Though a carbine rather than a submachinegun, the PS-90 is included here because it is a civilianized version of the P-90, introduced in early 2006.  To make the P-90 into a civilian weapon, the barrel was extended to 16.1 inches, the weapon is only capable of semiautomatic fire (and FN has taken steps to make the PS-90 extremely difficult to convert to automatic fire), and smaller-capacity magazines were made available to comply with the laws for civilian ownership in some countries.  Those magazines are the same as the standard 50-round plastic box, except that blocks are put in to keep the magazine from being loaded beyond the capacity desired.  The regular P-90 can also use these magazines.  Though HV ammunition is not sold on the civilian market, the PS-90 is capable of firing it. (Conceivably, the PS-90 could also fire subsonic ammunition, though the P-90s special silencer will not fit on a PS-90.)

     Twilight 2000 Notes: This weapon was not well received by a pre-war military establishment in the Twilight 2000 timeline, except for some special uses.  This was mainly because of the non-standard cartridge it fired and the special materials and parts used in the design.  The PS-90 does not exist in the Twilight 2000 timeline.

     Merc 2000 Notes: Though at first sales were brisk due to the novelty factor, it eventually got out that the P-90 was actually a rather effective weapon for its size and sales increased even further.  The PS-90 never really sold well, except with some civilian weapon collectors.

Weapon

Ammunition

Weight

Magazines

Price

P-90

5.7mm FN

2.54 kg

50

$730

P-90TR

5.7mm FN

2.5 kg

50

$578

P-90LV/LIR

5.7mm FN

2.54 kg

50

$982

PS-90

5.7mm FN

2.93 kg

10, 30, 50

$789*

P-90 Silencer

N/A

0.88 kg

N/A

$195

 

Weapon

ROF

Damage

Pen

Bulk

SS

Burst

Range

P-90

10

2

1-Nil

3

1

7

24

HV Ammo

10

2

1-1-Nil

3

1

7

29

Silenced

10

2

1-Nil

4

1

5

17

PS-90

SA

2

1-Nil

4

2

Nil

43

HV Ammo

SA

2

1-1-Nil

4

2

Nil

52

*Many civilian versions of the PS-90 are sold without the ability to mount a flash suppressor.  Subtract $4 from the price of a PS-90 that has no flash suppressor.

 

Precision Liegnose Vigneron M-2

     Notes: This is a very old Belgian submachinegun, which can still be found in several Central and South American countries, and in Africa.  Produced only from 1952-62, most countries have long since replaced the Vigneron with weapons such as the MP-5 and Uzi series, but Algeria, Burundi, Congo, Portugal, and Rwanda still use a fair number of them, and many can still be found here and there in Central Africa.  The Vigneron was designed by a retired Colonel in the Belgian Army and manufactured in a factory in Herstal near, but not a part of, FN.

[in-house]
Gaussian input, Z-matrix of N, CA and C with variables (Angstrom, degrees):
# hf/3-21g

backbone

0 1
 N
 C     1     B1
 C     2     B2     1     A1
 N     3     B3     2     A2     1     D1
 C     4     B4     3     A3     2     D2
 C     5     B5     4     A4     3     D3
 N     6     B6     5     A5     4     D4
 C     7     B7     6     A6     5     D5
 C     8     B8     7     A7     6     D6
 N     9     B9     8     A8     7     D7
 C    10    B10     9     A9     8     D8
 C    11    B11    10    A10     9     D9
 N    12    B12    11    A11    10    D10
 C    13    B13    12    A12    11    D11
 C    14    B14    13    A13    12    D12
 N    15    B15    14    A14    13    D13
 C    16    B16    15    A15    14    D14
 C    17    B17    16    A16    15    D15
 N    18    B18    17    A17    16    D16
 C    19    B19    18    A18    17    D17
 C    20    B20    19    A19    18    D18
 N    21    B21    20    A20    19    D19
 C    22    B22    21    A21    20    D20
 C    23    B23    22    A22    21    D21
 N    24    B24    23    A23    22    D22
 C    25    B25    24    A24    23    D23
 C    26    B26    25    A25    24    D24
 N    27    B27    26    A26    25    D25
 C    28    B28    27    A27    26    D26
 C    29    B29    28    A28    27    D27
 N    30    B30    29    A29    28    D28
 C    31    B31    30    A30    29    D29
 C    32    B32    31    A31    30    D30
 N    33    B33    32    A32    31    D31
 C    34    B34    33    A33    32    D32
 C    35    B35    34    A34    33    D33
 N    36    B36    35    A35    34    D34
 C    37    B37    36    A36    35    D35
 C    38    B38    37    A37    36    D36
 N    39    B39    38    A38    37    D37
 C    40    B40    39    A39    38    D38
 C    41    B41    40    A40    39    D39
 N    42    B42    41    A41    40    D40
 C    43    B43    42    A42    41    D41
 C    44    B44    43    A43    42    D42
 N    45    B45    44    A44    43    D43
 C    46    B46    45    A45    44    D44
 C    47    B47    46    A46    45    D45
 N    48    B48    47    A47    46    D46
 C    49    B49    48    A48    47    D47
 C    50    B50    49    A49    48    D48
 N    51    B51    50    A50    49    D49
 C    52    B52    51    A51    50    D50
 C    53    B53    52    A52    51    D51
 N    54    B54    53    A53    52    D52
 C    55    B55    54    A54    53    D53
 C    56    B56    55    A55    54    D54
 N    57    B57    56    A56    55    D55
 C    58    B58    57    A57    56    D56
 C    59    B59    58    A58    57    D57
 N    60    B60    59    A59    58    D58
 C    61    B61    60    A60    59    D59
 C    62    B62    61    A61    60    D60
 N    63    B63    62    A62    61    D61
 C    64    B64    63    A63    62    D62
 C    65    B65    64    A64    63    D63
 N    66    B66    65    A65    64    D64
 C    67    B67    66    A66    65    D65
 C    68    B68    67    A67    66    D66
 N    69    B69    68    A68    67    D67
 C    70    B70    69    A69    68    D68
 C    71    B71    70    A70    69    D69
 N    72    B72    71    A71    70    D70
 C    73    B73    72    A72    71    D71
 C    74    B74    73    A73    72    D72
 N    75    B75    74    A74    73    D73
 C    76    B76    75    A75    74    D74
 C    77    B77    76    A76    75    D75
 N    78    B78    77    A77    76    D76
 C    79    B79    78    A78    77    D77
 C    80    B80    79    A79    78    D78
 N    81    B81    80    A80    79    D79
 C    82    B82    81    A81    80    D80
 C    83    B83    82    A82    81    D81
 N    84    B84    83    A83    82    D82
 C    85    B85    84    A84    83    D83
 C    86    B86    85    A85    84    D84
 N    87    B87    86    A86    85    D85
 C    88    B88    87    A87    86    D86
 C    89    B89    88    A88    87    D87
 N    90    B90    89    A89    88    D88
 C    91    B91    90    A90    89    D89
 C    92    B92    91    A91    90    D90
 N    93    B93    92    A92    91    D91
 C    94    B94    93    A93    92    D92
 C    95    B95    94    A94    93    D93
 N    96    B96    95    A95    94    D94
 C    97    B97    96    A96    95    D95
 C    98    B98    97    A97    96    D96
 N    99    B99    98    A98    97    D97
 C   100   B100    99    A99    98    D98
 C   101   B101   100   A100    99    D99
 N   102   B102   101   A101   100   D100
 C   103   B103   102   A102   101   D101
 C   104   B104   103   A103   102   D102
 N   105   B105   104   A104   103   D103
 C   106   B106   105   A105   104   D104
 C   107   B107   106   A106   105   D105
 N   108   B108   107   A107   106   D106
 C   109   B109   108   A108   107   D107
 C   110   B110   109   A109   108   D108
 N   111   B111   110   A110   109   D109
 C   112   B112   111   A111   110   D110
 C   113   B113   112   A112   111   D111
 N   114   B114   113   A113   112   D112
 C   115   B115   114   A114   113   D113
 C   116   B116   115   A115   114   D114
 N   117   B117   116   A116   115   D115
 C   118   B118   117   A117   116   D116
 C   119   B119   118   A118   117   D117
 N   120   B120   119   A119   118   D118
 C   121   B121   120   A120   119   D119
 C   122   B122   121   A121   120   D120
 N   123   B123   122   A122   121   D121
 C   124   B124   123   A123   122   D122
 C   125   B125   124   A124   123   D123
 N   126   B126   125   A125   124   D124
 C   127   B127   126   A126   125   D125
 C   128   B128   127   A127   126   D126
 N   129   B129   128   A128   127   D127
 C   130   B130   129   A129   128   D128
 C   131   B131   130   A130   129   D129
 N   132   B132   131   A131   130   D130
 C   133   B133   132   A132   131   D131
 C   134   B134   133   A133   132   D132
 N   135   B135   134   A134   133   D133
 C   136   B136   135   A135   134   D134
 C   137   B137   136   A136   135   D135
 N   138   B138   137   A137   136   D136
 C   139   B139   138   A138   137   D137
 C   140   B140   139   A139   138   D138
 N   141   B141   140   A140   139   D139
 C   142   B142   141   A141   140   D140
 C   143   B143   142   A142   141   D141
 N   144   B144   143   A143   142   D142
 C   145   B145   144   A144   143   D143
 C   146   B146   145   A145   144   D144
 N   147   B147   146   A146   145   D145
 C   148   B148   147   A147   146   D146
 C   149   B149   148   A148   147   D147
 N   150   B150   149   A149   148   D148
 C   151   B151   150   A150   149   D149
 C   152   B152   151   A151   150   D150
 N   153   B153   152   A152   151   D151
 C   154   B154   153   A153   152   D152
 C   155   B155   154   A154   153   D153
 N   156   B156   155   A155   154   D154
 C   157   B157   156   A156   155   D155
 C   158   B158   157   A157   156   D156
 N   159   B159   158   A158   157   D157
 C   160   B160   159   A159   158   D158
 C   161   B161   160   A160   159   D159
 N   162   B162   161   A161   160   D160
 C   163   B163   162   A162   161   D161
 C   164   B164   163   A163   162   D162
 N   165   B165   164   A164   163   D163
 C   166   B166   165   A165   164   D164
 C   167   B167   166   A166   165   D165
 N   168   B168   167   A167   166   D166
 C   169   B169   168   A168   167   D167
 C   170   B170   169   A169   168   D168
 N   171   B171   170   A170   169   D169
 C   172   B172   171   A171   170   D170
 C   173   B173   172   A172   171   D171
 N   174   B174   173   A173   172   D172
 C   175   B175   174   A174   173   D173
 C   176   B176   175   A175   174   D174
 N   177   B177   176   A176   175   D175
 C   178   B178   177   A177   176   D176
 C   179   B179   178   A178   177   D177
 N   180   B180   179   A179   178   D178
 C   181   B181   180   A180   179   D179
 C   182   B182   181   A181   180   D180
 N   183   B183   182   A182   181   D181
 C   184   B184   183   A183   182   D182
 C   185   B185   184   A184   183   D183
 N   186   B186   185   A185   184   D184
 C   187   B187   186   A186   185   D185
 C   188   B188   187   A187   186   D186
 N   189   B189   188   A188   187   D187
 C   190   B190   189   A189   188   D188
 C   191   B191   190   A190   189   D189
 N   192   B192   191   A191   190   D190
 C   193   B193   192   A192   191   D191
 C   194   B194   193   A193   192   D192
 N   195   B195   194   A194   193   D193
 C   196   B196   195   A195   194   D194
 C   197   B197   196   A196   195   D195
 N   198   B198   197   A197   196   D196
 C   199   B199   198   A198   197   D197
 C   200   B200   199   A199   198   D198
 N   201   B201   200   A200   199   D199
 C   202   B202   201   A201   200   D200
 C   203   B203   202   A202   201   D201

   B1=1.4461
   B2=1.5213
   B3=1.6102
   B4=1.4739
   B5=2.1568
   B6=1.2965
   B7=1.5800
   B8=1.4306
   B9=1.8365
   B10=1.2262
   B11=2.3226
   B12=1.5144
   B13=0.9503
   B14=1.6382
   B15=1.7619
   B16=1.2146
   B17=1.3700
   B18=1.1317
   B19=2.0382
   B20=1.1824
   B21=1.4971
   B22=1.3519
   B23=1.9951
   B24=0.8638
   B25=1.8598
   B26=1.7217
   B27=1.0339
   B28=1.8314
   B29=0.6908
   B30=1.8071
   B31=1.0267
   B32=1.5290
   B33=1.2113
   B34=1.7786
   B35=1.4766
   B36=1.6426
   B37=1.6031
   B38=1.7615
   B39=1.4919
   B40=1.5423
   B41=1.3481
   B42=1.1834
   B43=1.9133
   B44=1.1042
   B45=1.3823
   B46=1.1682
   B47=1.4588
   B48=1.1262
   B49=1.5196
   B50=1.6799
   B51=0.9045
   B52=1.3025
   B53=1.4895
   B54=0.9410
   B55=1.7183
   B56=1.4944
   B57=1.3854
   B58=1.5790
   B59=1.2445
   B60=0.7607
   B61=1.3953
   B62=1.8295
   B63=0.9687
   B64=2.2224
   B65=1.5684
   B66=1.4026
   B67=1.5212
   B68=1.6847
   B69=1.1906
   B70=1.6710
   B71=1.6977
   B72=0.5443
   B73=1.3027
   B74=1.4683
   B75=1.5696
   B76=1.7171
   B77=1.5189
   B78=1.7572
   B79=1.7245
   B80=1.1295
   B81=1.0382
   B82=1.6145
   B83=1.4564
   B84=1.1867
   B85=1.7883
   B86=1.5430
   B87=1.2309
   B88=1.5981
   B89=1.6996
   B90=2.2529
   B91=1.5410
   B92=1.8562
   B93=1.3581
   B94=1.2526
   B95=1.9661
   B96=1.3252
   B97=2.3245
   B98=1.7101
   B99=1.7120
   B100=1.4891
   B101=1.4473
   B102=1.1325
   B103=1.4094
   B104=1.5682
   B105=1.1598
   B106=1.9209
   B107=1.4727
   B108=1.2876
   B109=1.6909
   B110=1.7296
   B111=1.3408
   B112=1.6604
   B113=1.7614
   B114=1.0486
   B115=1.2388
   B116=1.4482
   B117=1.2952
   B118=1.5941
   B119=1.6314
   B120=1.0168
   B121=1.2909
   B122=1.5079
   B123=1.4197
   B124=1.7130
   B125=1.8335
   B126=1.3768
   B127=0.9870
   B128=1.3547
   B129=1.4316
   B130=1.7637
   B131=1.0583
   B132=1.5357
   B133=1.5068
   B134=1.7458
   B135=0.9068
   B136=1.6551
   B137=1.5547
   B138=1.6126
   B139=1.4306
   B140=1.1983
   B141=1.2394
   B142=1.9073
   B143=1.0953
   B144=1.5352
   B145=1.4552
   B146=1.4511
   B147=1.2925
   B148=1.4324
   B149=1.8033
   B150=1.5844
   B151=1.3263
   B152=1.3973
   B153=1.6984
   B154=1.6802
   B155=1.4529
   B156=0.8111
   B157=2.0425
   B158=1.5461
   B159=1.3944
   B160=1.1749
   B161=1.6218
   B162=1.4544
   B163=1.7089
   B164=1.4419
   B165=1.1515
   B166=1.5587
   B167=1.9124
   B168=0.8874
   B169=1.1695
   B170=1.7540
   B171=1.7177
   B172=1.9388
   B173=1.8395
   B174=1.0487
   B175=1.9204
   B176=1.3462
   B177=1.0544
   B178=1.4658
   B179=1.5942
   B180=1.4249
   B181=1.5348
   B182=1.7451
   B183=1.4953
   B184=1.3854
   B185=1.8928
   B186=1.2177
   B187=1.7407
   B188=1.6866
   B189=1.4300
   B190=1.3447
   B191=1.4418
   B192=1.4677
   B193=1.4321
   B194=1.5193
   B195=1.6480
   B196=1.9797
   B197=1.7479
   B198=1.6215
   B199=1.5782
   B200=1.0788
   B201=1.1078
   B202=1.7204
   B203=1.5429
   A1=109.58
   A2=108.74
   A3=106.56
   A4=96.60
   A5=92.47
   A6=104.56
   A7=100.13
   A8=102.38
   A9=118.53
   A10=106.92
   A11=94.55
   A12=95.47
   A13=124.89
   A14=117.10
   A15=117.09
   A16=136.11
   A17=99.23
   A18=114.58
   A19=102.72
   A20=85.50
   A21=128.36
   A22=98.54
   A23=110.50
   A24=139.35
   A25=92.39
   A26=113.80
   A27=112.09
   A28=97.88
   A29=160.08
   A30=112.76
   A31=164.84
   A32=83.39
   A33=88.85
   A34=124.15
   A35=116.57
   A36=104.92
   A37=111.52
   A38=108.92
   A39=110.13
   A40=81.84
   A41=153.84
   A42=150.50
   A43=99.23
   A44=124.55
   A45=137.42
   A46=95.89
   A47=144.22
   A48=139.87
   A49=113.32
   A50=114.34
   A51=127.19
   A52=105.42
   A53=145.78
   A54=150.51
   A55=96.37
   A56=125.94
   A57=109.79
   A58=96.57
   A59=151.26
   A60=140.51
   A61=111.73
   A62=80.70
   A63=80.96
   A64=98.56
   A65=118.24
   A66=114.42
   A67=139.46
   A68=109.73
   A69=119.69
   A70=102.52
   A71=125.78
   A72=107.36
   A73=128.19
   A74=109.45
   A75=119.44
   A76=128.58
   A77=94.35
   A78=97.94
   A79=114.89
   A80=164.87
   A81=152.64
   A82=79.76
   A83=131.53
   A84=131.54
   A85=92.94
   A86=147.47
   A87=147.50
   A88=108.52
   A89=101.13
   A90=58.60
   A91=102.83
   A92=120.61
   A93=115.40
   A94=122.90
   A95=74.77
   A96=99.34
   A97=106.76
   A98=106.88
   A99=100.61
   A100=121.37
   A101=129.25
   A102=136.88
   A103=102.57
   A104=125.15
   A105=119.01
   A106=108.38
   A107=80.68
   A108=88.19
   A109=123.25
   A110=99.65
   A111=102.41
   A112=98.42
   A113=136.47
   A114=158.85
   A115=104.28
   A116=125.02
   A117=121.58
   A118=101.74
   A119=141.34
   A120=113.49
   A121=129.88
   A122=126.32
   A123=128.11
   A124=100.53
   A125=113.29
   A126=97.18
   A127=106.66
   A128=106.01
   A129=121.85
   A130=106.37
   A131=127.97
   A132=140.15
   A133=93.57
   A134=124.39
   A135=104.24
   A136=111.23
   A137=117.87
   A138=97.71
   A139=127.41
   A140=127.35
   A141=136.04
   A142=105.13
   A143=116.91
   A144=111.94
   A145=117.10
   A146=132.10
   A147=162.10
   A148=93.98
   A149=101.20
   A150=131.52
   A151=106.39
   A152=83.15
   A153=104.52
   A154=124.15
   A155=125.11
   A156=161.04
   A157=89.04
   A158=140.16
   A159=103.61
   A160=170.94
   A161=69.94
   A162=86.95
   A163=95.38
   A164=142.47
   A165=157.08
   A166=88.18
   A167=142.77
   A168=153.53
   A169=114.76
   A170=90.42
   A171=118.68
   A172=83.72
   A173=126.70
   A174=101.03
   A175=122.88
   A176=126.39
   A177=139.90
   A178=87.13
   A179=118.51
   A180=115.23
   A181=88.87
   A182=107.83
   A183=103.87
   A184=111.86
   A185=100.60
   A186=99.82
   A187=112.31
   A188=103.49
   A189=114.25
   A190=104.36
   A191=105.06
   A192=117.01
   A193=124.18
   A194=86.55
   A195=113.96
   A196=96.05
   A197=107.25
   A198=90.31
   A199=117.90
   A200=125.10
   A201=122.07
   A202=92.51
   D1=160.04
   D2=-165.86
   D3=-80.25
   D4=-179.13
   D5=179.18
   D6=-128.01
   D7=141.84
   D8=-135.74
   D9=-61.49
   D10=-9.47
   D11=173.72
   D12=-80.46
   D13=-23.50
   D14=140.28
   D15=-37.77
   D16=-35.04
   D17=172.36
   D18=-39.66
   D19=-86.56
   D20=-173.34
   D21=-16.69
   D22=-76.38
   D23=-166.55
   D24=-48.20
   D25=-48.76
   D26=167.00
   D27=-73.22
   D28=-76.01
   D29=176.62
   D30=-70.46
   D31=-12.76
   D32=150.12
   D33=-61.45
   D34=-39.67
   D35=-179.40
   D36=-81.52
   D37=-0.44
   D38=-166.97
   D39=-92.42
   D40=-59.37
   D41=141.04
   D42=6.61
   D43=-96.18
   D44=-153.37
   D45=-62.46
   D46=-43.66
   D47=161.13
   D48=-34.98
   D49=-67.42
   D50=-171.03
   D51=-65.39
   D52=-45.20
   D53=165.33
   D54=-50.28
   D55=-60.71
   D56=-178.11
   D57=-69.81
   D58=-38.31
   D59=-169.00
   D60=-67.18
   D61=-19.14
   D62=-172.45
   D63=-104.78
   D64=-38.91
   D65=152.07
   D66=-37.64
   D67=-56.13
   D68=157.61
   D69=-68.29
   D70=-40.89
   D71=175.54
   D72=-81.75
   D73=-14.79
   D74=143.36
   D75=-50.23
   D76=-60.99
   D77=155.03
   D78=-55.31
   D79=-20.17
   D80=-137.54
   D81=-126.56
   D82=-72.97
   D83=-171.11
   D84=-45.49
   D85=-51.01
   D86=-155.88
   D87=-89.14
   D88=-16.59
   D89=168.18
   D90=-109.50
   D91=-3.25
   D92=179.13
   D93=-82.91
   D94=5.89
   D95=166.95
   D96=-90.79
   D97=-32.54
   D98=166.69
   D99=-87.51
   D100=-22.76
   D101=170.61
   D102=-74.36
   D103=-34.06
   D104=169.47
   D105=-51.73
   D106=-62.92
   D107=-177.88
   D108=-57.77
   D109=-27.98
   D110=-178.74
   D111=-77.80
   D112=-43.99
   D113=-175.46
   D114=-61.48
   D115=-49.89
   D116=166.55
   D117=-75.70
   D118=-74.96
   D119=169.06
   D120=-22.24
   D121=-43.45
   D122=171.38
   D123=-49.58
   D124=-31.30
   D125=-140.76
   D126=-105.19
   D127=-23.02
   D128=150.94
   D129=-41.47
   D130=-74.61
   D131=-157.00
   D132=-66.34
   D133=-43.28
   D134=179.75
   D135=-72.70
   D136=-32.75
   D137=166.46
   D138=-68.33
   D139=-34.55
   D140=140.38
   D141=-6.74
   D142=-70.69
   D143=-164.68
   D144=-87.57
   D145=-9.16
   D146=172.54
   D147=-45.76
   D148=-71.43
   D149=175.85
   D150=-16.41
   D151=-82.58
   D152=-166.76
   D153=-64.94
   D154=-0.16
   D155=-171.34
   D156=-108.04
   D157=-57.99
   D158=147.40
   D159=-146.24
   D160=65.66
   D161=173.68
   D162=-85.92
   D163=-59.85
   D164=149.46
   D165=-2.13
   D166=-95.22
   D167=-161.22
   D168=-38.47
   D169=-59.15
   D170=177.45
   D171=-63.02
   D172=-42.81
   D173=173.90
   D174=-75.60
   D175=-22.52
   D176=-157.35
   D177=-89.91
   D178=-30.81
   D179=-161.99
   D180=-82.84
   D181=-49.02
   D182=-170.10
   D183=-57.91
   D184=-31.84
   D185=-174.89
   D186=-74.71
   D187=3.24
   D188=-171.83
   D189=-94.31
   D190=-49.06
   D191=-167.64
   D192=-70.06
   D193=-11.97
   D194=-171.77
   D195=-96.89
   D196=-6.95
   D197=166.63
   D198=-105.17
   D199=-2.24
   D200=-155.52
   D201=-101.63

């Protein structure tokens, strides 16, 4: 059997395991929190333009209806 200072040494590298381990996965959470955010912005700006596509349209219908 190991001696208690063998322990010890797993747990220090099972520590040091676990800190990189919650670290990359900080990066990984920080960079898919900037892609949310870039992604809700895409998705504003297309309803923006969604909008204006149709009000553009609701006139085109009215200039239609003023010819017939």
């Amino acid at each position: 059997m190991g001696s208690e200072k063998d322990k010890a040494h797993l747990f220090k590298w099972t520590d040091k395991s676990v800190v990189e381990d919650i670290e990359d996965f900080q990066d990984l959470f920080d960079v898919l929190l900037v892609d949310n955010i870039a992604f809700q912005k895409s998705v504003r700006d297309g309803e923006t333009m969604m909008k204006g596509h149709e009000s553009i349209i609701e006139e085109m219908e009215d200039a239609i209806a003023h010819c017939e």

The Vigneron uses a rather long 11.75-inch barrel which contributes to accuracy (particularly in semiautomatic fire), but can make the Vigneron prone to barrel bending since much of the barrel is exposed and unsupported.  The rear third of the barrel is finned however, which contributes to cooling and somewhat mitigates the barrel-bending problem.  On some versions, the muzzle is equipped with a slotted compensator.  Magazines were either based on those of the MP-40 or those of the MP-40 itself. The cyclic rate of fire is low at about 600 rpm, which further enhances controllability, and the Vigneron is also fairly heavy.  The ejection port has a spring-loaded, hinged cover that automatically opens when the Vigneron is fired. The Vigneron uses a two-stage trigger; when pulled about halfway, the Vigneron uses semiautomatic shots, and pulled all the way back (beyond a perceptible detent) the Vigneron fires on automatic.

Weapon

Ammunition

Weight

Magazines

Price

Vigneron M-2 (With Compensator)

9mm Parabellum

3.29 kg

32

$391

Vigneron M-2

9mm Parabellum

3.09 kg

32

$341

 

Weapon

ROF

Damage

Pen

Bulk

SS

Burst

Range

Vigneron M-2 (With Compensator)

5

2

Nil

4/5

1

2

30

Vigneron M-2

5

2

Nil

4/5

1

3

30